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What Does ObamaCare Mean for Emerging Adults? M. Jane Park, MPH National Adolescent & Young Adult Health Information Center Division of Adolescent and.

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Presentation on theme: "What Does ObamaCare Mean for Emerging Adults? M. Jane Park, MPH National Adolescent & Young Adult Health Information Center Division of Adolescent and."— Presentation transcript:

1 What Does ObamaCare Mean for Emerging Adults? M. Jane Park, MPH National Adolescent & Young Adult Health Information Center Division of Adolescent and Young Adult Medicine, Department of Pediatrics, UCSF Benioff Children’s Hospital, University of California, San Francisco October 11, 2013, Chicago Society for the Study of Emerging Adulthood 6 th Biennial Conference

2 Thank you to: Colleagues: Sally Adams, PhD, RN, Claire Brindis, DrPh, Charles E. Irwin, Jr., MD, Josephine Lau, MD, Jazmyn Scott, MPH; UCSF Abigail English, JD; Center for Adolescent Health and the Law Funder: Maternal and Child Health Bureau, Health Services and Resources Administration, USDHHS (Cooperative Agreements: U45MC 00002 & U45MC 00023) 2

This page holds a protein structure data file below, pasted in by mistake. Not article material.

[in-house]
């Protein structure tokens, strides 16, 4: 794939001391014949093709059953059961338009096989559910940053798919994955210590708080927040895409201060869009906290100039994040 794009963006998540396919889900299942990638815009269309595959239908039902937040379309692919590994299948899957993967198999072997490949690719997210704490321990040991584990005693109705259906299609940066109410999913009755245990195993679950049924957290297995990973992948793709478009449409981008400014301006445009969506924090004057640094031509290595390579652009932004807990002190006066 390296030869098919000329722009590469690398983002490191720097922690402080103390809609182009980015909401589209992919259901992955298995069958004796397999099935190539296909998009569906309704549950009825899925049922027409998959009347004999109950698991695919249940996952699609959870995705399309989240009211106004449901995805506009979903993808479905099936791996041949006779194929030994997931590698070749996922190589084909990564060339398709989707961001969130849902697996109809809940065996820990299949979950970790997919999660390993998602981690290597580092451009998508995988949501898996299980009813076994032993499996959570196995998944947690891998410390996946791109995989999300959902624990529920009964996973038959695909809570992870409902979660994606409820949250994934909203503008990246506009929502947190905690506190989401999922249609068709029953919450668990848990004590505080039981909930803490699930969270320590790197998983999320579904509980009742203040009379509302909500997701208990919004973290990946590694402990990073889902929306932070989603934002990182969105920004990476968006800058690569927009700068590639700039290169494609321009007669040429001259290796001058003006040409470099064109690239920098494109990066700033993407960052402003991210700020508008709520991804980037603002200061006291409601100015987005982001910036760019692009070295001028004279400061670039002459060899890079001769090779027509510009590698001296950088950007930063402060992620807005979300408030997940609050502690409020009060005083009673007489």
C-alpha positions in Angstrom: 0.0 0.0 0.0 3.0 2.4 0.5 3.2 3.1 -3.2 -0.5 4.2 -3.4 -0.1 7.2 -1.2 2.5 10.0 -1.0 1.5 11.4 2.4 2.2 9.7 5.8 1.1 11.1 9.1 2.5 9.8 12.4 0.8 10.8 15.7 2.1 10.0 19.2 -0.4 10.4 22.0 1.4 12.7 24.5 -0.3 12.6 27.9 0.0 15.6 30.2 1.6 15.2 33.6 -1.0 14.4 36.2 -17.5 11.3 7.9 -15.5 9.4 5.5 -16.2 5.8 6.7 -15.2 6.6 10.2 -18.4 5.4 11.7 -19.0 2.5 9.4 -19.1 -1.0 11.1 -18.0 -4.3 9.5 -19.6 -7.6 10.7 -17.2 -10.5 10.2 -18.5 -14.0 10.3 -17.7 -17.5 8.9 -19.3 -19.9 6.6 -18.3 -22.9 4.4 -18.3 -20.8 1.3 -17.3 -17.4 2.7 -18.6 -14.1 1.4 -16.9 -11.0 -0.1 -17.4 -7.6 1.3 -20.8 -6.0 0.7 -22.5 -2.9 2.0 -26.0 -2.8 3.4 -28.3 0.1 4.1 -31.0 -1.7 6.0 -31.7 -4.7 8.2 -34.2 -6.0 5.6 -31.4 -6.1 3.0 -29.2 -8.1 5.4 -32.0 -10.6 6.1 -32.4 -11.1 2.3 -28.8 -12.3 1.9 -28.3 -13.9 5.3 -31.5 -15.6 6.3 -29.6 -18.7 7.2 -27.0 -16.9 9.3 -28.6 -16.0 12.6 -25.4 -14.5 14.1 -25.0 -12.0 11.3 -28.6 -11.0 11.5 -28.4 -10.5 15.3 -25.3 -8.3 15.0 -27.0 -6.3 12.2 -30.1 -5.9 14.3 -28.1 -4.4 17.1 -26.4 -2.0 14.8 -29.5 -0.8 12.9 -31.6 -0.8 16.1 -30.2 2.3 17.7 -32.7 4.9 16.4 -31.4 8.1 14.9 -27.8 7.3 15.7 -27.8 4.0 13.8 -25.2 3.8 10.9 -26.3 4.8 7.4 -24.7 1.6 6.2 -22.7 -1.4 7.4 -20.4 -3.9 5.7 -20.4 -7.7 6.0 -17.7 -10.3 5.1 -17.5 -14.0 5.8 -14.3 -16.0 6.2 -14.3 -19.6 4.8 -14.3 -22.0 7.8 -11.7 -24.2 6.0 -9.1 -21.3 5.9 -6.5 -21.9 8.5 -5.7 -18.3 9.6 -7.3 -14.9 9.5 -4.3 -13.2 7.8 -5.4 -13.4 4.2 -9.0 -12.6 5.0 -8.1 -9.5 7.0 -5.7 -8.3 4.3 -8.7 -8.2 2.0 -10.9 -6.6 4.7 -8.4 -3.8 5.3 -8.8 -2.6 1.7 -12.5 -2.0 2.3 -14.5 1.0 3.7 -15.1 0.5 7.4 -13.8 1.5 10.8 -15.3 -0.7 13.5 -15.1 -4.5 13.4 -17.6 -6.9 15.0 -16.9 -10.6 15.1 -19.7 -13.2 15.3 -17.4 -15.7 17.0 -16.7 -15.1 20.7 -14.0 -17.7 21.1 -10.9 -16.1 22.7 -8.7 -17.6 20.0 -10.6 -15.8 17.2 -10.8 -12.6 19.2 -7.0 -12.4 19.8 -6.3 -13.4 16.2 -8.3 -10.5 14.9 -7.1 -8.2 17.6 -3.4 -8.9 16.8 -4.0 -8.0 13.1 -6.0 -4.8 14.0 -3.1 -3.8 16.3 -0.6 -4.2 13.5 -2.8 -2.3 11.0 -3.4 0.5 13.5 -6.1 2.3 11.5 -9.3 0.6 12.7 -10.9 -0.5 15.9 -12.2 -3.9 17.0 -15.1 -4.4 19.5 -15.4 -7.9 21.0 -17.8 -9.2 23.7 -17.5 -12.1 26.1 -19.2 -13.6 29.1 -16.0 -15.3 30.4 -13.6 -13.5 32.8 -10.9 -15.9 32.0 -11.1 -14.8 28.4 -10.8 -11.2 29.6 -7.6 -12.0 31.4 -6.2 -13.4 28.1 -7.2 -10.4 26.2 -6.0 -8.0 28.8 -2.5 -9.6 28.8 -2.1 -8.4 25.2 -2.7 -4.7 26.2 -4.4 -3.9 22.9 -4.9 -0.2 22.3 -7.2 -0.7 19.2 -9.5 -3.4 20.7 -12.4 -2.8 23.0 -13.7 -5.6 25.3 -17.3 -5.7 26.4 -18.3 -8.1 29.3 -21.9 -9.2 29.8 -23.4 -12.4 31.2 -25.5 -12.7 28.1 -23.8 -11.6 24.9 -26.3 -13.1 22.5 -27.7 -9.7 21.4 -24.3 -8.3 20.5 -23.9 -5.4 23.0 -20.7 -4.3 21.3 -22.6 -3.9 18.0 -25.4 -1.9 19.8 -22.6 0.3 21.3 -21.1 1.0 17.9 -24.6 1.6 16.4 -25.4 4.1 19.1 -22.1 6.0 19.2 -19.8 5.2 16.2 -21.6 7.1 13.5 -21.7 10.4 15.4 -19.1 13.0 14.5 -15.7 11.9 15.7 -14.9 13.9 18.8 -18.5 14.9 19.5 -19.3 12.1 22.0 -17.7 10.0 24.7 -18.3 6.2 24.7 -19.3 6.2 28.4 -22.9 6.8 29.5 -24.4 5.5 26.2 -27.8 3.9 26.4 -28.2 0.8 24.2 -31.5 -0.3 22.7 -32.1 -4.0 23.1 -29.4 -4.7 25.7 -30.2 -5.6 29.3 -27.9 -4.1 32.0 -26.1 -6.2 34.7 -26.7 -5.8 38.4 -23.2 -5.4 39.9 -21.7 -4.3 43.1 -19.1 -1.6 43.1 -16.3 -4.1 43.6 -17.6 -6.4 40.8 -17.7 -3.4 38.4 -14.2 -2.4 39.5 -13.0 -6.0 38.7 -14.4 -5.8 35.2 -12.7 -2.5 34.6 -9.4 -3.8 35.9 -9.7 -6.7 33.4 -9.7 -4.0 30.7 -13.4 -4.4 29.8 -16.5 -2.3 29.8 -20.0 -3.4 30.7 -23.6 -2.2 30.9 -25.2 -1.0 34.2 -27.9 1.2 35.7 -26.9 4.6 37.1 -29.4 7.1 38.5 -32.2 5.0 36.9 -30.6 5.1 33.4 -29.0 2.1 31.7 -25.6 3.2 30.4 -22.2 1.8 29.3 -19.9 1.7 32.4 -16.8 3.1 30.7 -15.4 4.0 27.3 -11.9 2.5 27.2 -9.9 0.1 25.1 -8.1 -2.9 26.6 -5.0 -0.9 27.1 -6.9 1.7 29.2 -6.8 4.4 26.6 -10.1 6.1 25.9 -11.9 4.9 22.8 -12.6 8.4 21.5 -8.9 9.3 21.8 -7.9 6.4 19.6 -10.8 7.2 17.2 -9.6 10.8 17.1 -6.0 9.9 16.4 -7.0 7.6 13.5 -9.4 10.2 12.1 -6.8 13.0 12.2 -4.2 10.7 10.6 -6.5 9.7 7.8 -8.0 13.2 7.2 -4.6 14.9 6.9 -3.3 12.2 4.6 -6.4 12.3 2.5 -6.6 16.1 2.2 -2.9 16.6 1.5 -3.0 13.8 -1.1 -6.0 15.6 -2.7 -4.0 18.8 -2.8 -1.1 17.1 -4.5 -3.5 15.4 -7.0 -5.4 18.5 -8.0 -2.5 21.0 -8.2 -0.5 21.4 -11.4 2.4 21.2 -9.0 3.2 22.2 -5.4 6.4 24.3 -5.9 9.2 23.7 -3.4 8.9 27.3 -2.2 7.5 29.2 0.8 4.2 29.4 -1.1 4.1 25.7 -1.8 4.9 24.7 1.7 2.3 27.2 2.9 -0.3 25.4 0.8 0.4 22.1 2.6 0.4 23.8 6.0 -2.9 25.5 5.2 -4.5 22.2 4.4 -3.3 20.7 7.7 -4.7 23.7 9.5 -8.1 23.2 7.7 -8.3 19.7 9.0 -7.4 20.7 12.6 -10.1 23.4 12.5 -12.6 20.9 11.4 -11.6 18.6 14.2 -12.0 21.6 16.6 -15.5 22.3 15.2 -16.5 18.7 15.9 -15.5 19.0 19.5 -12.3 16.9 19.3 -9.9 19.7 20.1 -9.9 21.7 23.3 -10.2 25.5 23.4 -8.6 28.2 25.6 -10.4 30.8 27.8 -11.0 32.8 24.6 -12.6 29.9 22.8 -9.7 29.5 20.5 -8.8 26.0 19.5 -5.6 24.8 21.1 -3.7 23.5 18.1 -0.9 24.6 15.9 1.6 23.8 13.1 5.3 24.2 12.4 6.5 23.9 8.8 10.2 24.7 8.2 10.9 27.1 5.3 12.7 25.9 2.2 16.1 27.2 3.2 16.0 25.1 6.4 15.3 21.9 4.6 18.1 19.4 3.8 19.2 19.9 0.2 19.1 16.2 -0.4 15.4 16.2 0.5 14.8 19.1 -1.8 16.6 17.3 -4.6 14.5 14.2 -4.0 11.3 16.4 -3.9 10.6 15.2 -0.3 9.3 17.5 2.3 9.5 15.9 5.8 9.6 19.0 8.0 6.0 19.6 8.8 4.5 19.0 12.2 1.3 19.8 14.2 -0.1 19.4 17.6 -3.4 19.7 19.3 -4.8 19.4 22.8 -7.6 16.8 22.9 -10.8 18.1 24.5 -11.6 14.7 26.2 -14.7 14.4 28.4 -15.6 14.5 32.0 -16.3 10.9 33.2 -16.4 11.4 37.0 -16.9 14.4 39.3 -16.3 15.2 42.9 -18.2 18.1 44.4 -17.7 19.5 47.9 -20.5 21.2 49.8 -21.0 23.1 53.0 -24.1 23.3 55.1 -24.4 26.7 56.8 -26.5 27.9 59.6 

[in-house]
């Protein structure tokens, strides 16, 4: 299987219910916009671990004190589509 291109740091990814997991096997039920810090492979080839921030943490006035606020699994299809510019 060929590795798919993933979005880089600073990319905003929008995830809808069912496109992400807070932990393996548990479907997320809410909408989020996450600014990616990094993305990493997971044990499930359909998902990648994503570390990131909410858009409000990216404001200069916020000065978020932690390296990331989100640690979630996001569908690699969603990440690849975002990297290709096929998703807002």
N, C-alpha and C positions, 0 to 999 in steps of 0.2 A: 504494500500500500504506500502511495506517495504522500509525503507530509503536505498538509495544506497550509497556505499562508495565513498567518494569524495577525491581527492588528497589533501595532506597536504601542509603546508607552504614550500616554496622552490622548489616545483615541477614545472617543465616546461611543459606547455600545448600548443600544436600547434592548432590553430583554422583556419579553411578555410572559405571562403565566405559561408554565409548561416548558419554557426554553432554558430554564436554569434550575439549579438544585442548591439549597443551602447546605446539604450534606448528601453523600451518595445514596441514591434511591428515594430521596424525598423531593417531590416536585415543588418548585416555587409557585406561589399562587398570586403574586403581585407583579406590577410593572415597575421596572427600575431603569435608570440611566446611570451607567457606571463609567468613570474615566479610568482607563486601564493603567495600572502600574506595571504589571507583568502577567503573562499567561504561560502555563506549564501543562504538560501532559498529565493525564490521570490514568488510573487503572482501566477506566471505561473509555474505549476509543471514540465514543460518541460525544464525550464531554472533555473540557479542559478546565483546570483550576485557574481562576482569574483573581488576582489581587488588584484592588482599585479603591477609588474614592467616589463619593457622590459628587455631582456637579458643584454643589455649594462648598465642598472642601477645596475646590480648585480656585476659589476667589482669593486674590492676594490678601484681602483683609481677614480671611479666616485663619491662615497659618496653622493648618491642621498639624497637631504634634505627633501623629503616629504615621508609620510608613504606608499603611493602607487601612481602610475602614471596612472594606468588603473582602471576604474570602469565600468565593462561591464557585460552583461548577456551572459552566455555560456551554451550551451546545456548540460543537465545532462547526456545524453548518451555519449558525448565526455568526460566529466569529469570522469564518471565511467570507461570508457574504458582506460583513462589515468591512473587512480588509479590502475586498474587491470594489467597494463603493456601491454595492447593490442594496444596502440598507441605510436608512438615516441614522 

3 Presentation Overview I.Part I, Background: a.Health and health care for emerging adults b.“Pre-ACA” health care system II.Part II, The Affordable Care Act (ACA) and emerging adults: a.Public and private insurance b.Benefits and confidentiality 3

4 Part 1: Background Why are health and health care important for emerging adults? Pre-ACA Health Care System Access: How well could emerging adults gain access to health care services? 4 Utilization: What services did youth receive? Unmet need: What didn’t they receive?

5 Why are health and health care important for emerging adults? 5

6 Health Issues of Emerging Adulthood The major health problems of emerging adulthood are largely preventable. Many problems are linked to behaviors and related outcomes. Few emerging adults have serious impairment that interferes with daily functioning, BUT Those with chronic conditions, including mental health disorders, must learn to manage these conditions with increasing independence. 6

7 Critical Health Issues of Emerging Adulthood* Increasing independence in habits related to diet, physical activity, and sleep. Critical period to prevent chronic conditions of adulthood, in areas such as Diseases related to tobacco use, Obesity, Dental caries, and Hearing loss. 7 *Adapted from the Healthy People 2020 Core Indicators for Adolescent and Young Adult Health